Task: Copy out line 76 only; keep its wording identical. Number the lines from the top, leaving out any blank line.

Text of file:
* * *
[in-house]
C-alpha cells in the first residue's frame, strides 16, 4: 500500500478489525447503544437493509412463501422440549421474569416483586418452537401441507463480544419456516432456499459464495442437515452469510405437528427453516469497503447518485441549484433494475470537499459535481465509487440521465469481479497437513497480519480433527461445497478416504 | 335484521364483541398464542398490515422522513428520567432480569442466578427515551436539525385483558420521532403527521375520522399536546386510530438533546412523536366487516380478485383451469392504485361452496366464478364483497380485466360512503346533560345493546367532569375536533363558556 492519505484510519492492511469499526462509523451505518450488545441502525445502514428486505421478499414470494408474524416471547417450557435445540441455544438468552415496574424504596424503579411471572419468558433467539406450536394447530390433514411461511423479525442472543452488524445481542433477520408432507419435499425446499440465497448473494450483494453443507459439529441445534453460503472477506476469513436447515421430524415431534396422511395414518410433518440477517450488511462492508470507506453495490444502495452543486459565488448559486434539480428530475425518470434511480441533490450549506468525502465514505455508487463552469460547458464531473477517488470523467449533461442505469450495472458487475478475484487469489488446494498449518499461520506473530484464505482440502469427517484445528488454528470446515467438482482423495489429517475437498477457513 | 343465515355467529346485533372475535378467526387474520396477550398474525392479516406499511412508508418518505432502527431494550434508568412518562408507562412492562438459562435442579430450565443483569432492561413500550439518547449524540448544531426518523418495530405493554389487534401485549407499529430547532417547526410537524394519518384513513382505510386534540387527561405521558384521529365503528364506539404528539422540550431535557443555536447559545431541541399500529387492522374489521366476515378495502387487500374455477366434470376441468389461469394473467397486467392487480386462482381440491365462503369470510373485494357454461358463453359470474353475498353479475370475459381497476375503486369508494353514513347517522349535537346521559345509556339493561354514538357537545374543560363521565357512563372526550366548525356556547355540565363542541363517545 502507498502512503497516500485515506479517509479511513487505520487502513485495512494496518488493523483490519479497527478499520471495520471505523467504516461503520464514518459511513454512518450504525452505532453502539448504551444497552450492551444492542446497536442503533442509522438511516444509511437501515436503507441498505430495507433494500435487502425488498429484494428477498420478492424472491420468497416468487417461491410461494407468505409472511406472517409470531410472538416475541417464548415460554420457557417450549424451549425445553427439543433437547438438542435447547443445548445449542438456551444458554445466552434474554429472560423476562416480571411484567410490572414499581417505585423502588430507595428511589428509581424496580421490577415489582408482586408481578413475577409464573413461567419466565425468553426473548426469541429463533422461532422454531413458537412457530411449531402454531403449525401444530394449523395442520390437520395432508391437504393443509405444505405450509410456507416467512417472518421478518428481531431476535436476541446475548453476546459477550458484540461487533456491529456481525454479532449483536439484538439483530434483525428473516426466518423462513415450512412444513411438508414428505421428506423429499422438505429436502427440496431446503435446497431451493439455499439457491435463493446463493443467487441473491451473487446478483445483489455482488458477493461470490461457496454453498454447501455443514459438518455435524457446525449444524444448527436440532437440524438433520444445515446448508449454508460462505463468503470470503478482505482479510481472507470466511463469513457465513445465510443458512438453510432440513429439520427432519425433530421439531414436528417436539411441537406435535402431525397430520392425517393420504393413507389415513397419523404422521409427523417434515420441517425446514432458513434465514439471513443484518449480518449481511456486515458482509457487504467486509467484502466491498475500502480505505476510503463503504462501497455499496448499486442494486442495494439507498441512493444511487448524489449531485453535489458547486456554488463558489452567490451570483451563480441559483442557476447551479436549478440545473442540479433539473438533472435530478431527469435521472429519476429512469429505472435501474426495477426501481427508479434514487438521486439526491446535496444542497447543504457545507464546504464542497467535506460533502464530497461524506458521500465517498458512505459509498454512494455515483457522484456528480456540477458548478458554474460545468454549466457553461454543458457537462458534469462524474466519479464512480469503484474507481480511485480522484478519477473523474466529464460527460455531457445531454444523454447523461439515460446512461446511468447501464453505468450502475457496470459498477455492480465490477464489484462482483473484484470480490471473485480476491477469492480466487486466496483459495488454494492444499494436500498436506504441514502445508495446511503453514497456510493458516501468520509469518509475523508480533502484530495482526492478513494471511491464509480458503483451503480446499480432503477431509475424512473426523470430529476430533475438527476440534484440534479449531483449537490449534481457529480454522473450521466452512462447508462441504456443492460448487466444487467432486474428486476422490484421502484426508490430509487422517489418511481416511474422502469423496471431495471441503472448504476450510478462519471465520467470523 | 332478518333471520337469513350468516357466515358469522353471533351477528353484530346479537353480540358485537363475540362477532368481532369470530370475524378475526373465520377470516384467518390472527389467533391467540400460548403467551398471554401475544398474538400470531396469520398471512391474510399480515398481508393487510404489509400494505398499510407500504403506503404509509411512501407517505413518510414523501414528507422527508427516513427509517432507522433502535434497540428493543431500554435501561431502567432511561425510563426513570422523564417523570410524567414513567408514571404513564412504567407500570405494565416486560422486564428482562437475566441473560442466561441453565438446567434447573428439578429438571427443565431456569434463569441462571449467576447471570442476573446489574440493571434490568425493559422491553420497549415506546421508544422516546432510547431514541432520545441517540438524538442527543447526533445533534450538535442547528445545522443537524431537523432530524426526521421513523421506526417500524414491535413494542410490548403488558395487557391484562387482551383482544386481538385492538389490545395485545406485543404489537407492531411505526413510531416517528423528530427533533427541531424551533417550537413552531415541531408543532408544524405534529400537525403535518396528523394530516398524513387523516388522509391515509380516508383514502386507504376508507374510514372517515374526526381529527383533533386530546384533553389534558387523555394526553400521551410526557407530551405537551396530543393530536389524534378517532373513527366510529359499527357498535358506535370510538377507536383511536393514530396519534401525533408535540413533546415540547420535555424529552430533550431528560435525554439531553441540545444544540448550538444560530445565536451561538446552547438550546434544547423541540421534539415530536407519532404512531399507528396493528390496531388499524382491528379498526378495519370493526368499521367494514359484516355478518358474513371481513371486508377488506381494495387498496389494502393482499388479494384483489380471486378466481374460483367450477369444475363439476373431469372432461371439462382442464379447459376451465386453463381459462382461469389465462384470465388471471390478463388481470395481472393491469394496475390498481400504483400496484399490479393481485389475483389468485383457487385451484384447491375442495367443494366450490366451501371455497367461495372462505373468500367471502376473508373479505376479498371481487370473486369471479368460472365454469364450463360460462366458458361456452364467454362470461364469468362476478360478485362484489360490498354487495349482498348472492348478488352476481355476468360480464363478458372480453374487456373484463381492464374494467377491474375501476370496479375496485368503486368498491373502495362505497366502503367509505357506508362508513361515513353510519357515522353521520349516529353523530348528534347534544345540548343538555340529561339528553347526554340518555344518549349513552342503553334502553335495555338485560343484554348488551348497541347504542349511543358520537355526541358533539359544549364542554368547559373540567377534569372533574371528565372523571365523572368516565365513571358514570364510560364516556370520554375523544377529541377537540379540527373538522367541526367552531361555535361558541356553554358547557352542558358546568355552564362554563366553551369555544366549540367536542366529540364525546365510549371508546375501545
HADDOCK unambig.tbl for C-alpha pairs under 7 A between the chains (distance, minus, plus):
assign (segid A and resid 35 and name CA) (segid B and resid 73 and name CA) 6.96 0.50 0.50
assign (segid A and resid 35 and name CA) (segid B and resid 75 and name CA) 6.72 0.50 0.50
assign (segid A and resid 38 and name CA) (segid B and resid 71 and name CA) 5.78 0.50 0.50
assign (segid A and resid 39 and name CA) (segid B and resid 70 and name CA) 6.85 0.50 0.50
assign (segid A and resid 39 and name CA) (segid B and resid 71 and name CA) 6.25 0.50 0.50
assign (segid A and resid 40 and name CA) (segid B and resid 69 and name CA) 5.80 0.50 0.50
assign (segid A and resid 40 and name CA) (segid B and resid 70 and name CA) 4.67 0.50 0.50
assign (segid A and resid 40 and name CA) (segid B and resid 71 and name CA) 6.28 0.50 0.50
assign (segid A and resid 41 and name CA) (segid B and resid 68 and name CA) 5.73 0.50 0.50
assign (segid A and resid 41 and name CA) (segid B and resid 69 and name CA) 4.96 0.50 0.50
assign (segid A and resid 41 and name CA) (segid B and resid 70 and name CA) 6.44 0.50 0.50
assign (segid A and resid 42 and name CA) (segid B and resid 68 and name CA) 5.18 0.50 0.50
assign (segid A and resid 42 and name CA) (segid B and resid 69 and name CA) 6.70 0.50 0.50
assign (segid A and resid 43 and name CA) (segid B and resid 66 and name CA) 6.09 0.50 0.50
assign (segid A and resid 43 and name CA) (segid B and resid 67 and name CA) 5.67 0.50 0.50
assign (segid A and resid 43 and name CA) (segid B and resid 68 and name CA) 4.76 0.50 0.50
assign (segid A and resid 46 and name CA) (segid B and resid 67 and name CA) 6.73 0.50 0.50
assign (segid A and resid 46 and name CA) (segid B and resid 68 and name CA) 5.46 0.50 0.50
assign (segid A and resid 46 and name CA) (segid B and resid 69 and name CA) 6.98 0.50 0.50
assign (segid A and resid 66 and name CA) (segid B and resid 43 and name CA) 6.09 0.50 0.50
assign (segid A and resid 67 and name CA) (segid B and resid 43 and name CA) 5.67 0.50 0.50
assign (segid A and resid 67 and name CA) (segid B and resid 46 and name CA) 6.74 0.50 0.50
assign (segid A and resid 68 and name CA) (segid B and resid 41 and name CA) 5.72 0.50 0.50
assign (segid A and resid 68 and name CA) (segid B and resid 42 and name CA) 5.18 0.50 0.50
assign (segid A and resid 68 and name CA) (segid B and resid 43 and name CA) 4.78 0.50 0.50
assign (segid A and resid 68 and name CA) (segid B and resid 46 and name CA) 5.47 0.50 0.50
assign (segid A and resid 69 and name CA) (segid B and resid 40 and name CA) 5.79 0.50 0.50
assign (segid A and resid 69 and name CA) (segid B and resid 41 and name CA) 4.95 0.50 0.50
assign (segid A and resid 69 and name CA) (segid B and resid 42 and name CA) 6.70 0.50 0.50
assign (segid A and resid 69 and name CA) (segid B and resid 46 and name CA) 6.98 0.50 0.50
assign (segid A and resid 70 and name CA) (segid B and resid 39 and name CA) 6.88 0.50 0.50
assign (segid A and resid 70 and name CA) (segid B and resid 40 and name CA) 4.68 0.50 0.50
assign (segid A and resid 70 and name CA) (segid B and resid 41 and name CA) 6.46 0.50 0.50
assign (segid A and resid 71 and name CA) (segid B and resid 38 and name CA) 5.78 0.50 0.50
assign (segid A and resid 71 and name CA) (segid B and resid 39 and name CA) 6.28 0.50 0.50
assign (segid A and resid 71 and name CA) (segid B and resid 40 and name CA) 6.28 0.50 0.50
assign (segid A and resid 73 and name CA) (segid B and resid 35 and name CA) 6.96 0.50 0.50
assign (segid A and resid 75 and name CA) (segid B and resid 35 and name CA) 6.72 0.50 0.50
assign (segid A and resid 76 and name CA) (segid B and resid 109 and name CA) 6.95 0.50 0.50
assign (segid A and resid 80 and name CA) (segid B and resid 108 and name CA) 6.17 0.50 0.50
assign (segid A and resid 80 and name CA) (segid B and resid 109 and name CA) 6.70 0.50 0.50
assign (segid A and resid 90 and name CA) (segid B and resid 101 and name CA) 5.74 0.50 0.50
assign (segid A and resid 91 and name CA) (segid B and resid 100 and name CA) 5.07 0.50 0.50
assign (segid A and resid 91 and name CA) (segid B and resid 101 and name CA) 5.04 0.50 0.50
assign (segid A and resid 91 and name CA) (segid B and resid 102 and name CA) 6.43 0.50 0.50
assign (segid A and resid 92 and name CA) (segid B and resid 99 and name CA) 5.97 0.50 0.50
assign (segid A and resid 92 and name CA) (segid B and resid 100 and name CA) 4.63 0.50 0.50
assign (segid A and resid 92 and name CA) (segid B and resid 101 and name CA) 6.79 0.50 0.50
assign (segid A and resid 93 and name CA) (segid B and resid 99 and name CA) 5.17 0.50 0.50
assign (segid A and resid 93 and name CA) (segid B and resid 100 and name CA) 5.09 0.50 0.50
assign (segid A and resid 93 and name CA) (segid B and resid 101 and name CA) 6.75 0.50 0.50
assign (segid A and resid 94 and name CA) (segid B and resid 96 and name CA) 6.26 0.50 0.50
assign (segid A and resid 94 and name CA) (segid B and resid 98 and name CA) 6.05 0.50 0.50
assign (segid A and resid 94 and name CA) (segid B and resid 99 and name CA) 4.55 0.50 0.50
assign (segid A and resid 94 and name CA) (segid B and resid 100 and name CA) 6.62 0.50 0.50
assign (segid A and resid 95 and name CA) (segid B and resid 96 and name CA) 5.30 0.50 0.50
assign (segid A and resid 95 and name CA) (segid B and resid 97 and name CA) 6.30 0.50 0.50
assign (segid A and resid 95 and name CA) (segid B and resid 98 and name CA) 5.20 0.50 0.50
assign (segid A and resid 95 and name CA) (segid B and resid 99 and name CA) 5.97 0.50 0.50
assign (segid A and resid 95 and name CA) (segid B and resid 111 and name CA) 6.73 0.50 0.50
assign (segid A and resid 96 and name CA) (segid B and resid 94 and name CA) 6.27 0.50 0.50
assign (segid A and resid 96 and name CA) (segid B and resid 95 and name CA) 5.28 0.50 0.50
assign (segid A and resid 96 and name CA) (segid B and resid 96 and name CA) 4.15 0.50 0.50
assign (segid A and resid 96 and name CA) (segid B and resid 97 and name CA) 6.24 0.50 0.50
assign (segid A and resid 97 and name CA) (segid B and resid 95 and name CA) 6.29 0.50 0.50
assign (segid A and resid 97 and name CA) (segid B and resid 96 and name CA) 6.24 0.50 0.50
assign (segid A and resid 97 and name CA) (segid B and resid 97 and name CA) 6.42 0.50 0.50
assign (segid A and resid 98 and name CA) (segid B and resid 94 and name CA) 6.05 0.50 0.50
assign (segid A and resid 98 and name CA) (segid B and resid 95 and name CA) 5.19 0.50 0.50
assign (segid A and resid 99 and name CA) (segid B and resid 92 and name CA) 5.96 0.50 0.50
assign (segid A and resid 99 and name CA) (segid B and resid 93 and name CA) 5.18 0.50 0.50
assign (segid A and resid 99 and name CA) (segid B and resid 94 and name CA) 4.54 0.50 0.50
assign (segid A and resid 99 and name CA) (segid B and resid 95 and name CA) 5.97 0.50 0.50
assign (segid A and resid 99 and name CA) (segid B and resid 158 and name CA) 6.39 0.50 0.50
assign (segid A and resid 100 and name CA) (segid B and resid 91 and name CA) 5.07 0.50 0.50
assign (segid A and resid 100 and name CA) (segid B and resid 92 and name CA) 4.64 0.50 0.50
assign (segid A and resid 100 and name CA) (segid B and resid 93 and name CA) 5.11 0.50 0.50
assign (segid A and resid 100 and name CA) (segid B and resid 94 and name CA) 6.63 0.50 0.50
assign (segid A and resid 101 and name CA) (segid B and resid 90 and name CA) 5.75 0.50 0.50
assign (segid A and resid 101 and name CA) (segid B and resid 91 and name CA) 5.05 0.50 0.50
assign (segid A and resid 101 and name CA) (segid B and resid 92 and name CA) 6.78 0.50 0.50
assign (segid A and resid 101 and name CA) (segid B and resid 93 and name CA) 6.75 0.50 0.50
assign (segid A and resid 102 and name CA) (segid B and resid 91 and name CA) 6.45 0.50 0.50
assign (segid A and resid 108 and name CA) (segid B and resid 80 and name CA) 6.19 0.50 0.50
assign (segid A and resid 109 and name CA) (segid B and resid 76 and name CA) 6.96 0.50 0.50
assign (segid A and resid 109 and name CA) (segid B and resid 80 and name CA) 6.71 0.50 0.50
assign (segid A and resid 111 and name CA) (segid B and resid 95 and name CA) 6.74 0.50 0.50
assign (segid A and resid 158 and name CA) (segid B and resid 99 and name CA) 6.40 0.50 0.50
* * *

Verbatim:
assign (segid A and resid 99 and name CA) (segid B and resid 95 and name CA) 5.97 0.50 0.50